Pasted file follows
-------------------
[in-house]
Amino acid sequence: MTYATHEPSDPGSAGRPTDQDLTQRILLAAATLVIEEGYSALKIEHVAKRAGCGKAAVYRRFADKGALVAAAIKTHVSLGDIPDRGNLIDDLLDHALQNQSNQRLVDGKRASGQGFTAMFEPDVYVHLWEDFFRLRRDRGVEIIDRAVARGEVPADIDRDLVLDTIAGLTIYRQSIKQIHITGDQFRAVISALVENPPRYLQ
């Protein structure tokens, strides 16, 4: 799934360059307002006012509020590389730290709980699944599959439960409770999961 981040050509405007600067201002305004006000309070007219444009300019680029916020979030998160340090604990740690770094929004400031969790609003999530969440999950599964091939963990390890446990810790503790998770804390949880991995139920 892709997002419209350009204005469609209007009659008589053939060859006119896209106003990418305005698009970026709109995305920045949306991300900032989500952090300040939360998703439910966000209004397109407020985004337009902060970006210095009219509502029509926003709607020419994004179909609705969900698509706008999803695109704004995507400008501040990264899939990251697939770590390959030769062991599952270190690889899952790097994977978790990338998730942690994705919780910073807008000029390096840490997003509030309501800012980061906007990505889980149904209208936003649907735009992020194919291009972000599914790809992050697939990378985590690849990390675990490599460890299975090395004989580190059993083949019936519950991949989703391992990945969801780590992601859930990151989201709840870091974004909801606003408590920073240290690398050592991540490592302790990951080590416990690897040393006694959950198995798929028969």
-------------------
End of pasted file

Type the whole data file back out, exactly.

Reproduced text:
[in-house]
Amino acid sequence: MTYATHEPSDPGSAGRPTDQDLTQRILLAAATLVIEEGYSALKIEHVAKRAGCGKAAVYRRFADKGALVAAAIKTHVSLGDIPDRGNLIDDLLDHALQNQSNQRLVDGKRASGQGFTAMFEPDVYVHLWEDFFRLRRDRGVEIIDRAVARGEVPADIDRDLVLDTIAGLTIYRQSIKQIHITGDQFRAVISALVENPPRYLQ
């Protein structure tokens, strides 16, 4: 799934360059307002006012509020590389730290709980699944599959439960409770999961 981040050509405007600067201002305004006000309070007219444009300019680029916020979030998160340090604990740690770094929004400031969790609003999530969440999950599964091939963990390890446990810790503790998770804390949880991995139920 892709997002419209350009204005469609209007009659008589053939060859006119896209106003990418305005698009970026709109995305920045949306991300900032989500952090300040939360998703439910966000209004397109407020985004337009902060970006210095009219509502029509926003709607020419994004179909609705969900698509706008999803695109704004995507400008501040990264899939990251697939770590390959030769062991599952270190690889899952790097994977978790990338998730942690994705919780910073807008000029390096840490997003509030309501800012980061906007990505889980149904209208936003649907735009992020194919291009972000599914790809992050697939990378985590690849990390675990490599460890299975090395004989580190059993083949019936519950991949989703391992990945969801780590992601859930990151989201709840870091974004909801606003408590920073240290690398050592991540490592302790990951080590416990690897040393006694959950198995798929028969």